Salon business gets a facelift

As footfalls and sales revive, salon chains launch private labels and new outlets

To brace for the impact of the pandemic, salon chains have adopted single-use service kits and disposable tools.
To brace for the impact of the pandemic, salon chains have adopted single-use service kits and disposable tools.

The past year, salon chains were among the services that saw least uptake. Several players in the salon business had to either shut down outlets or scale down services significantly. For instance, Naturals Salon shut down around five salons last year, while Jawed Habib had to shutter four. Post the second wave, however, most salon chains have seen business revive.

Lakme Salon and Enrich surpassed pre-pandemic sales in September, 2021, while Naturals Salon reached pre-pandemic levels in October, 2021. Jawed Habib expects to match its pre-Covid sales figure in around six months, while Geetanjali Salons hopes to do so by early next year. Pakhi Saxena, head of CPG and retail, Wazir Advisors, says the Indian salon market, which was at Rs 55,000 crore in FY20, is expected to grow to Rs 1.89 lakh crore in FY25, at a CAGR of 28%.

Getting a makeover

To brace for the impact of the pandemic, salon chains have adopted single-use service kits and disposable tools. Most have rolled out private labels. Geetanjali Salons, which operates 120 salons in India, launched its in-house skincare brand in August this year. In June last year, the company launched its app through which customers could check service availability, book slots, verify their memberships, etc. “By September, 2020, we saw 80% of our customers shifting to online booking for appointments. As of September, this year, 40% of our customer base comprises new customers who came to us through this app,” says Sumit Israni, MD, Geetanjali Salons & Studios. The chain aims to increase its salon count to 150 by next year.

Jawed Habib, too, is working on launching its brand of hair and beauty products. Further, the chain plans to expand its presence in tier II and III cities. “These cities are performing well for us compared to the metros, as the pandemic did not have a major impact on them. These are our best bet,” says Jawed Habib, chairman and MD, Jawed Habib Hair & Beauty.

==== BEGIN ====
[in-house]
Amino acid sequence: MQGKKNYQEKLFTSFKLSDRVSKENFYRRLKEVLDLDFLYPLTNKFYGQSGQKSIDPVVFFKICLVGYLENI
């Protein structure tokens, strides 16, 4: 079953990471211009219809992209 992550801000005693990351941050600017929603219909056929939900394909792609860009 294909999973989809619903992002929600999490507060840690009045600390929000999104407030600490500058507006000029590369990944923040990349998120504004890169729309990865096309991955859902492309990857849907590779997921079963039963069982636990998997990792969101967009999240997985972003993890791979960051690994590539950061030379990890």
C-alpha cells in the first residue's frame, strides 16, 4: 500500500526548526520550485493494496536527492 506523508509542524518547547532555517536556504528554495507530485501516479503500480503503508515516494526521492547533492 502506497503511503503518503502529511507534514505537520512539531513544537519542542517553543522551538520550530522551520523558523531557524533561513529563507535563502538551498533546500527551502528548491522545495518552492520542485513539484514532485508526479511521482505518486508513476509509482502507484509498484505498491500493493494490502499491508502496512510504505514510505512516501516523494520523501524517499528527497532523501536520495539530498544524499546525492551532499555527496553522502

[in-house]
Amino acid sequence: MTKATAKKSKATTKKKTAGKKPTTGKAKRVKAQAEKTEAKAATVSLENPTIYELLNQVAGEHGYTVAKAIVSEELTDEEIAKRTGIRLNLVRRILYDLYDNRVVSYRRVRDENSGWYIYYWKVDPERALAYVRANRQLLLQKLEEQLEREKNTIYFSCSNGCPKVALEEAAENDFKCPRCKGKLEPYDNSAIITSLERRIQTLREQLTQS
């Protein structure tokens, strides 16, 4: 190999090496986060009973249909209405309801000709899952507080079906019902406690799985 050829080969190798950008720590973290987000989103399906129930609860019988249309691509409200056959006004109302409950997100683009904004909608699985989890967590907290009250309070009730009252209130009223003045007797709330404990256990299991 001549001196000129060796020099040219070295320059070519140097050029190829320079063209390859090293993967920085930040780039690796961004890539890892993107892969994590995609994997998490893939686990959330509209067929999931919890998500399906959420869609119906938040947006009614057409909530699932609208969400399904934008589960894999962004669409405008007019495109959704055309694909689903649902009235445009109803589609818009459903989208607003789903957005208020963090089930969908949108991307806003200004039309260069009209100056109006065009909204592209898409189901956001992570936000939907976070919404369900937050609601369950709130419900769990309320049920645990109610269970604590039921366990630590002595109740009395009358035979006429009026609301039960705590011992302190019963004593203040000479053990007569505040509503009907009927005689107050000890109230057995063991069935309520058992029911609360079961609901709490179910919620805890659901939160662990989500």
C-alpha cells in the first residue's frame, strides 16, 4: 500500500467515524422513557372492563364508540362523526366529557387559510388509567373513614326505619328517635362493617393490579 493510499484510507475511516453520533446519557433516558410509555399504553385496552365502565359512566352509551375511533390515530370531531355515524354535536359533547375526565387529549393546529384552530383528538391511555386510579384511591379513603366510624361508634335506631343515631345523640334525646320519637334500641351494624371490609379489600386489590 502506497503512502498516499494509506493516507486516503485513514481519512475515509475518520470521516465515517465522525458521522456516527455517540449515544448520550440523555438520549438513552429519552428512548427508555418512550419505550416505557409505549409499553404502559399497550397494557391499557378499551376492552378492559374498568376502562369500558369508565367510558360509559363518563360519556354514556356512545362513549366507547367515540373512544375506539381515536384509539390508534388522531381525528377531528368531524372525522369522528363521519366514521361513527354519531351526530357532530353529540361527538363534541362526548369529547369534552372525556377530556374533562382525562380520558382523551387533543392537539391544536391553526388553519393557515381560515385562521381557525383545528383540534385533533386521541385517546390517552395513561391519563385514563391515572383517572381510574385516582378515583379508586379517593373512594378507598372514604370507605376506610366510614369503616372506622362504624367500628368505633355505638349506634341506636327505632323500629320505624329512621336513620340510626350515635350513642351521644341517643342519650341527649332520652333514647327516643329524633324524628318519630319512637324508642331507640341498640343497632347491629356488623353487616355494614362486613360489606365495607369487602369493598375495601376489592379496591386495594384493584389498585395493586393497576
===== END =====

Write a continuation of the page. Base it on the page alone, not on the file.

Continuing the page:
Enrich’s own skincare brand, Born Ethical, was launched in June, 2021. The salon chain opened a new beauty-cum-retail store format in October this year — the over 2,500 sq ft large-format store has 60% area dedicated to beauty retail, covering cosmetics, skincare, haircare, fragrances, and beauty accessories. “We’ll be opening six to eight large-format stores every year. We will also launch our e-commerce website in a month,” says Vivek Bali, CEO, Enrich. The at-home salon business, Enrich says, helped it sustain during the pandemic, and currently contributes 15% of its total sales.

Meanwhile, Naturals Salon is working out a partnership with Nykaa to sell Nykaa products in its salons. Also on the cards are private labels in colour cosmetics, ayurvedic products, vegan cosmetics, haircare and skincare next year. From 700 salons at present, the chain has plans to reach the 3,000 mark by 2025, reveals CK Kumaravel, CEO and co-founder, Naturals Salon & Spa.

Lakme Salon’s expansion plans, on the other hand, have been hit by the pandemic. “Pre-pandemic, we were launching two salons a week. This expansion has seen a slight slowdown, but we aim to get back to the earlier rate in a few months,” says Pushkaraj Shenai, CEO, Lakme Lever. The company, which bets big on the bridal season annually, has partnered with WedMeGood this year.

What’s in store

“The salon industry has already revived to 70-80% of pre-Covid level, through a mix of at-home services and in-store sales,” says Angshuman Bhattacharya, partner and sector leader (consumer products & retail), EY India. However, he adds, that managing store profitability, high employee attrition, and customer and employee safety perceptions are some of the key challenges these players face at present.

Sameer Amte, MD and lead (retail), Accenture India, is of the opinion that salons need to reinvent their business models, with digital as a clear differentiator. “They can embed analytics into their day-to-day business to target relevant customers, and cross-sell or upsell services based on their preferences,” Amte says. Enabling 24×7 engagement with customers — by digitising appointments and customer query management or by providing customised solutions such as a virtual beauty advisor — could be a good tactic.

Bhattacharya says revival would hinge on better home services, and rationalisation of space and employee productivity. Launch of private labels would also help improve store revenues.

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